Sauce – if you’re big on sauce, double-up the recipe

  • 2 generous tablespoons peanut butter (smooth works best, but you can use crunchy too)
  • juice of one fresh lime
  • 2-3 hot chillis
  • a little water

Put the peanut butter, lime juice, and chillis in a blender and blitz until smooth – you want the sauce hot and sour. Adjust to taste, adding more lime, chilli, or peanut butter as you like.

Add the water a tablespoon at a time and blitz again slowly. Keep adding until you have a smooth sauce.

Sides – adjust the quantities depending on how many of you there are!

  • potatoes – diced up and roasted with oil, salt, and herbs
  • carrots – chopped into sticks and roasted with oil, salt, and herbs
    • basically, any root veg you like works really well. Cut it all to the same sort of size, coat in a little oil and seasoning, and roast at 180C for about 20 mins (until soft and just browning at the edges)
  • cauliflower, broccoli, or sprouts – cut into bite sized pieces and roasted along with the root veg (but thrown in a little later)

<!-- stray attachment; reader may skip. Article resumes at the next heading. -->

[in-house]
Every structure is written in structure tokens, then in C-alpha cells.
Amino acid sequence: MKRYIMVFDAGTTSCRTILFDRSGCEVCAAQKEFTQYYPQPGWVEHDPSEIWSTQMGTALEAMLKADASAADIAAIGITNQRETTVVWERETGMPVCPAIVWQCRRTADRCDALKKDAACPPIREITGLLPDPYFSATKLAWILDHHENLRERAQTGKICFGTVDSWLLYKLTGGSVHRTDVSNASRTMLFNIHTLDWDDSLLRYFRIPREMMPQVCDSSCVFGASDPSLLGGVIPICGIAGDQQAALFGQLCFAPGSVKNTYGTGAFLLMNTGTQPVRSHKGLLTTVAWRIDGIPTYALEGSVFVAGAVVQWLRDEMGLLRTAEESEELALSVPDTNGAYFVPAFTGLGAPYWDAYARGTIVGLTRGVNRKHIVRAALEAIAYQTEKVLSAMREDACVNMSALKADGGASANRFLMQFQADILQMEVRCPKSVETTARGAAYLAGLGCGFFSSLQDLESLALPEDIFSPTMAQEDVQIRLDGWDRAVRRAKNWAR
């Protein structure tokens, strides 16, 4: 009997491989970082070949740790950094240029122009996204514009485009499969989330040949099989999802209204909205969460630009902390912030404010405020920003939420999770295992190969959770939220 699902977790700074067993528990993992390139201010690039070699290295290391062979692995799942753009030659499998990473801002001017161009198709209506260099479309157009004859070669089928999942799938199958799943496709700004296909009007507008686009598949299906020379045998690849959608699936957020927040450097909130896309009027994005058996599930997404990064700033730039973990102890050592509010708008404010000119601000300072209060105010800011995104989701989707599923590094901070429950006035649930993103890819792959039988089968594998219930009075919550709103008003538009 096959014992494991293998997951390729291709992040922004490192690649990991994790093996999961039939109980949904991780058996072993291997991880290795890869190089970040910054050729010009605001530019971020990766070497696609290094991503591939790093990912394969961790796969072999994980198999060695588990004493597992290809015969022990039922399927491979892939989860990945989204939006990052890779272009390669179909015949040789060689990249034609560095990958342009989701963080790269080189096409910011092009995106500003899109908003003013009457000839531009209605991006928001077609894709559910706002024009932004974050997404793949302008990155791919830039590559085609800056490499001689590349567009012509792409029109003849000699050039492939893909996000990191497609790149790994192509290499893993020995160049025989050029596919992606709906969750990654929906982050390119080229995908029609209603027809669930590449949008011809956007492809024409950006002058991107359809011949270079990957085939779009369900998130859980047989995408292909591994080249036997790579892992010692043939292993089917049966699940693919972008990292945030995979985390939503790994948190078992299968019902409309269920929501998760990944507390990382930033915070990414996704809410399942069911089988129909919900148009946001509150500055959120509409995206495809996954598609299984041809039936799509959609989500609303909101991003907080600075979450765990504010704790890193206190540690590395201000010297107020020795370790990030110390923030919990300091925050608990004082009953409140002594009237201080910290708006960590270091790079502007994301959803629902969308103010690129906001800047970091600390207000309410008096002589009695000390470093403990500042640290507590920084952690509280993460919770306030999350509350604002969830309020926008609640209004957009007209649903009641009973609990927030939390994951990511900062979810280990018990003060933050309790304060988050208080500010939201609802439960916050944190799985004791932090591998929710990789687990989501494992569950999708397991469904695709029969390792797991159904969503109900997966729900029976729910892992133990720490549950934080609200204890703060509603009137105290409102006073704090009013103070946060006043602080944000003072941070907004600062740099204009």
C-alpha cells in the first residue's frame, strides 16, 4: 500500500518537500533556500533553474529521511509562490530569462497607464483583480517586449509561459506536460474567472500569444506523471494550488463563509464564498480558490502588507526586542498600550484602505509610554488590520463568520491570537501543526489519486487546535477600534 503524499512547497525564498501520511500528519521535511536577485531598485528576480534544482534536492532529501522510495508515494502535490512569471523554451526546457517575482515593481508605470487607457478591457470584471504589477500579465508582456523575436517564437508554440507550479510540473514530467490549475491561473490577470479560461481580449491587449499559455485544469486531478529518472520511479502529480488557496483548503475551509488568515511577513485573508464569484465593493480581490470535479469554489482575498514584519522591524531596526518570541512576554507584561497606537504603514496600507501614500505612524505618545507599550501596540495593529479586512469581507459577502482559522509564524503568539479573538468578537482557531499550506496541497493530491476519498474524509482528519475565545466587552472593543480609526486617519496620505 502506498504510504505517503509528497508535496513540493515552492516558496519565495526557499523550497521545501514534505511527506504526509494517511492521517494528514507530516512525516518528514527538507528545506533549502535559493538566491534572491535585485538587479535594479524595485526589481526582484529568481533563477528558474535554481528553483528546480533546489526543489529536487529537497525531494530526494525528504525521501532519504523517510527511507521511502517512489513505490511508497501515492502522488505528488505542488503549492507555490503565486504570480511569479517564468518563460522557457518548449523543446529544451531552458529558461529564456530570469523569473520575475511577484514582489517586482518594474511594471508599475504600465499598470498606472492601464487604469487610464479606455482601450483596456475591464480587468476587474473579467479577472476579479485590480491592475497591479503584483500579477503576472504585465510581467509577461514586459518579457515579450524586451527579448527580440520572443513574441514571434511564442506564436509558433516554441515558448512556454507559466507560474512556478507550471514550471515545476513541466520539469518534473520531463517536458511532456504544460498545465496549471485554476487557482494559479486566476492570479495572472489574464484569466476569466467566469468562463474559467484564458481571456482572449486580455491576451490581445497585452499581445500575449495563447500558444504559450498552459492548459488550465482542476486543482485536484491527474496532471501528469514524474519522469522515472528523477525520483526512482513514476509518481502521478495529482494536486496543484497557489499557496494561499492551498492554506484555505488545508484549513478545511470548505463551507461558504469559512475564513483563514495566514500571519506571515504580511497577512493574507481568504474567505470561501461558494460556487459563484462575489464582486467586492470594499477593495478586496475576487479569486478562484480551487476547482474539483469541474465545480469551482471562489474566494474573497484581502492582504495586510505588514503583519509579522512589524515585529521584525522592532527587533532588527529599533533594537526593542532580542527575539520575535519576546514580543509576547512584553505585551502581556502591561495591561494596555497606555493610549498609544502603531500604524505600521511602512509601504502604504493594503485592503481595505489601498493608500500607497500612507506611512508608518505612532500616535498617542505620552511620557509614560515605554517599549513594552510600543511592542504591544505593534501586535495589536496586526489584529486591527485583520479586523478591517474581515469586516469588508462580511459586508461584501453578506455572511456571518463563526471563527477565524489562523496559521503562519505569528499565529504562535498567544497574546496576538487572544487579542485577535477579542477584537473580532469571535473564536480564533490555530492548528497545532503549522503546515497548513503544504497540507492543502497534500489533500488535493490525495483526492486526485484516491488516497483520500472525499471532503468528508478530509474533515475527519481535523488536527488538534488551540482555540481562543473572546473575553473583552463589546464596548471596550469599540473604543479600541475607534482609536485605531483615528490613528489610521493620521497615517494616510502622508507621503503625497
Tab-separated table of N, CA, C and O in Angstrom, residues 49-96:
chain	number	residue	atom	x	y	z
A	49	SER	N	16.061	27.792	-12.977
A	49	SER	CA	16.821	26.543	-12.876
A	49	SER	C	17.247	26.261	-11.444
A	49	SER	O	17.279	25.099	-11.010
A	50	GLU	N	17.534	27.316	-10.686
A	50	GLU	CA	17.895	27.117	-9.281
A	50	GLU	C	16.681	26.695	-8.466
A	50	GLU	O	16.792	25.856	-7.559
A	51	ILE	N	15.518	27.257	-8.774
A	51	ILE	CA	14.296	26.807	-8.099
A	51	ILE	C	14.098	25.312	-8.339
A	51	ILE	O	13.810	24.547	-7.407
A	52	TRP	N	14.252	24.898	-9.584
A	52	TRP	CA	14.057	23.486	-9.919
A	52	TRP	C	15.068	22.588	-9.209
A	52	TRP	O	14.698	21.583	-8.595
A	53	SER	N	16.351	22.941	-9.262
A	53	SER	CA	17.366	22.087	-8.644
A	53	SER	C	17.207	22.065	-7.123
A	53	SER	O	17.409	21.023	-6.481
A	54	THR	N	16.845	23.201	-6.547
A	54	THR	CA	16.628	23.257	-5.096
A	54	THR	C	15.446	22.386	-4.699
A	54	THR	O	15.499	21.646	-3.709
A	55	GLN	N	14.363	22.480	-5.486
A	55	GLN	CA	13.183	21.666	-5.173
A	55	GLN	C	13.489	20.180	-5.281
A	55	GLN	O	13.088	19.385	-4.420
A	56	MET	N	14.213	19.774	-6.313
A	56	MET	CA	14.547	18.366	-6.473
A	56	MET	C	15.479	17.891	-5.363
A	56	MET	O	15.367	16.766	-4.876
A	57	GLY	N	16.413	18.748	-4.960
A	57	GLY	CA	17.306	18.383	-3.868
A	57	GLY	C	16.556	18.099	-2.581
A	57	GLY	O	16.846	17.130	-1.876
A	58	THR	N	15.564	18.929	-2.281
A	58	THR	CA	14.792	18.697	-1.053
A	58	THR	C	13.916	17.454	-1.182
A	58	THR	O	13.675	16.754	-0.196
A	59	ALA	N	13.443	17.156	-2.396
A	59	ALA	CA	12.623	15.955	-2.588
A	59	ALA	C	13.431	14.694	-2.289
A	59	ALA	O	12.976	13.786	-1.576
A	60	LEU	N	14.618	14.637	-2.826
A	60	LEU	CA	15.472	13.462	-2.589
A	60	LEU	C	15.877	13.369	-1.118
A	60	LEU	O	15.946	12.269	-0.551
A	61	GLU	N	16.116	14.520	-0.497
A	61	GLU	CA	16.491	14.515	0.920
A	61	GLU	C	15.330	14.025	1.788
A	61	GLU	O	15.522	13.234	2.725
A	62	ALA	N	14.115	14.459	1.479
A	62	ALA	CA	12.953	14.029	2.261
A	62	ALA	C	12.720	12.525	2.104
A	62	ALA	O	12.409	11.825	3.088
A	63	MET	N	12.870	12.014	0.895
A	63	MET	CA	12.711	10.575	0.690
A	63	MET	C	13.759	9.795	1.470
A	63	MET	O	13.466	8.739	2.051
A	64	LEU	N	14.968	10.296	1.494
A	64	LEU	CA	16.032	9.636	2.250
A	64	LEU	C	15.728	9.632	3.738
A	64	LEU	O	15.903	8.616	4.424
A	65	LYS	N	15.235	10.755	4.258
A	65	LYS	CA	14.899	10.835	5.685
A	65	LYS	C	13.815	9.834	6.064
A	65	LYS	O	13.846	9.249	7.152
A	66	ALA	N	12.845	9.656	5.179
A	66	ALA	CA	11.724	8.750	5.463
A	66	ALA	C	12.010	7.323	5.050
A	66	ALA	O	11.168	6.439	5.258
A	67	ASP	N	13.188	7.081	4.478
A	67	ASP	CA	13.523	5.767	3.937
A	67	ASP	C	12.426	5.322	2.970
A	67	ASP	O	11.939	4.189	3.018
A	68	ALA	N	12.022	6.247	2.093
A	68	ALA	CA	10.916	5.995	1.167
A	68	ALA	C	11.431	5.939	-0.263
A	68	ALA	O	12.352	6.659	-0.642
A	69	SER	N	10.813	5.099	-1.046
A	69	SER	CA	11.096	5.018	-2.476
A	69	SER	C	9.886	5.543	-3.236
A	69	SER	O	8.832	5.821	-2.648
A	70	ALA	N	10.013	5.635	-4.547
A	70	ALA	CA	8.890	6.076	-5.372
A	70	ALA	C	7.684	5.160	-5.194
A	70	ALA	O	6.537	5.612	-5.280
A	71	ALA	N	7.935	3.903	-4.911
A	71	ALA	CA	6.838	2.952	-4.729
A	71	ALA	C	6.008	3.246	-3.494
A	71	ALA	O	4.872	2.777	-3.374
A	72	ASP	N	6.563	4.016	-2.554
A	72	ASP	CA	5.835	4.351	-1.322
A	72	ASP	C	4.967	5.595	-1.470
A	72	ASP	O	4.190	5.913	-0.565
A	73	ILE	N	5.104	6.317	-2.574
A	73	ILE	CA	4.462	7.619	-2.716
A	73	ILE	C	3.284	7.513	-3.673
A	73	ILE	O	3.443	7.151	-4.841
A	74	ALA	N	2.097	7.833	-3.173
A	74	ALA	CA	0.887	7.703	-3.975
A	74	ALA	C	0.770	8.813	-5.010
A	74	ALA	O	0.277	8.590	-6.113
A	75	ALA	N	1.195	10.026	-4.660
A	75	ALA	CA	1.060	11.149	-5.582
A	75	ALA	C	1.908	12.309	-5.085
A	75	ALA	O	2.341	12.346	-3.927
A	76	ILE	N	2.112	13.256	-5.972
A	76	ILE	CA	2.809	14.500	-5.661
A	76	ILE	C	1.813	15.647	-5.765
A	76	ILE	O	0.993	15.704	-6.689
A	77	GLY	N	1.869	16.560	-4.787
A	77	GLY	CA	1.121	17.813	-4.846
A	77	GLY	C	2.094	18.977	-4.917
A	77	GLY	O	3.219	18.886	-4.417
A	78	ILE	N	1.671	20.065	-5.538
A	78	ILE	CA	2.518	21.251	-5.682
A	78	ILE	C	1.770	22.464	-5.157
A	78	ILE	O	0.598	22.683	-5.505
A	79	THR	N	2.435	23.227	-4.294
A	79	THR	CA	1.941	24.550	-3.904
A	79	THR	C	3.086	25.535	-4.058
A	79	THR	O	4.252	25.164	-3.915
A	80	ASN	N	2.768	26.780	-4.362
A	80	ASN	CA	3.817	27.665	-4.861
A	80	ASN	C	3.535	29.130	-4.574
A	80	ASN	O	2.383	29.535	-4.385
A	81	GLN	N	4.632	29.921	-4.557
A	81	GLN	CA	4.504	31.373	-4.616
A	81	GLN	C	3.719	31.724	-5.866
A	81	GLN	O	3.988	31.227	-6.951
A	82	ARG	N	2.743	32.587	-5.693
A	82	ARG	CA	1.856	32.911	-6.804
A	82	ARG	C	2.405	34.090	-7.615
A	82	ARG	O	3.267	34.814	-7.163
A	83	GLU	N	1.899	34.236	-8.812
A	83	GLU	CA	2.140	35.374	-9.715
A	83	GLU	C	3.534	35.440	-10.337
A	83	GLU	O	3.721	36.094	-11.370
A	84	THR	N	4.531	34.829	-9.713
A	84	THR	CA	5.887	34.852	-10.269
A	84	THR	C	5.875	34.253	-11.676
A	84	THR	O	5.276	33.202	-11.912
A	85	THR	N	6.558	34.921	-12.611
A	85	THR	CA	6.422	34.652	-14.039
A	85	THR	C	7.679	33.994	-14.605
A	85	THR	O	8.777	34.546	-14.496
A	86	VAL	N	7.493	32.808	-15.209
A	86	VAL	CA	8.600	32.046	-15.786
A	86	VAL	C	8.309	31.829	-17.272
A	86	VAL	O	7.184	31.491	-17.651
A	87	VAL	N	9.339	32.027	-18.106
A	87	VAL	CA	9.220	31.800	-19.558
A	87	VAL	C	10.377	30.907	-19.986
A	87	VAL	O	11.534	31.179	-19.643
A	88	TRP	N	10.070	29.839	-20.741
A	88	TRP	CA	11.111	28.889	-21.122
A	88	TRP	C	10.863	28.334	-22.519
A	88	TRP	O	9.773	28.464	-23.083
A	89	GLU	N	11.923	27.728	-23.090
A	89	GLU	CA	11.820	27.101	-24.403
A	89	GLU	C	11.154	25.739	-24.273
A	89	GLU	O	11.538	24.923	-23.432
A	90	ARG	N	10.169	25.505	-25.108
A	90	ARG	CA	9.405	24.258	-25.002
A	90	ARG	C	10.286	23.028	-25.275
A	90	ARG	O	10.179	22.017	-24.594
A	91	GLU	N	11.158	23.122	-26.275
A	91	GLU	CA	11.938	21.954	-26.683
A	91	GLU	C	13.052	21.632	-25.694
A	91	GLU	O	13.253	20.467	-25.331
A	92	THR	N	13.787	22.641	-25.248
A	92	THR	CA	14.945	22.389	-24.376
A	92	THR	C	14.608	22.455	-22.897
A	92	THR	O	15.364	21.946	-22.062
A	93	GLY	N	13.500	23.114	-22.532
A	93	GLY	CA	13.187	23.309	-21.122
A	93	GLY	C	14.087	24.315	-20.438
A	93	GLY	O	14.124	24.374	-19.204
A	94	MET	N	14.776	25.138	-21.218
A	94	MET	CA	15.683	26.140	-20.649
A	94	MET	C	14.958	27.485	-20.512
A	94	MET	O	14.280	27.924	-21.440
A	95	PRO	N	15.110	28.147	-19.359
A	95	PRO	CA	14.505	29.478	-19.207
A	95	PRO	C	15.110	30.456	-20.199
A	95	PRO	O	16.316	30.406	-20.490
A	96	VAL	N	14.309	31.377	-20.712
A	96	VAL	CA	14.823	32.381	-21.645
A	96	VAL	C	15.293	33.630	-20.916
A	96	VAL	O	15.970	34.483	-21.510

• olives
  • hummus
  • flatbread (we usually pick one up from our local turkish supermarket)
  • You can also include slabs or cubes of fried smoked tofu if you want to, to make the meal extra filling
  • pickles – if you can get that bright pink pickled turnip, it goes perfectly. Otherwise, gherkins and jalapenos do a fantastic job.



Recipe: Easy Mexican Dinner

burrito IG

This is one of the first vegan things I attempted to cook – I wasn’t actually vegan at the time, but I’d just started dating one and was looking for ways to tick that “the way to his heart is through his stomach” box (this dish *totally* helped).

There are a few elements, but I’d say none of them are especially demanding in terms of time, effort, or skill, and at the end of it you get a huge, satisfying, nutritionally ACE meal that has satisfied even the fussiest omnivores and vegans alike.

You can prep the butternut squash ahead of time, and then whip up the other two elements whilst it’s in the oven.

I serve mine with guacamole, a quick tomato salsa, and salad. I’ll mention how I do those at the end, but I suspect you have your own go-to recipes and who am I to change them (or to tell you how to make a salad)?

The fillings I use are: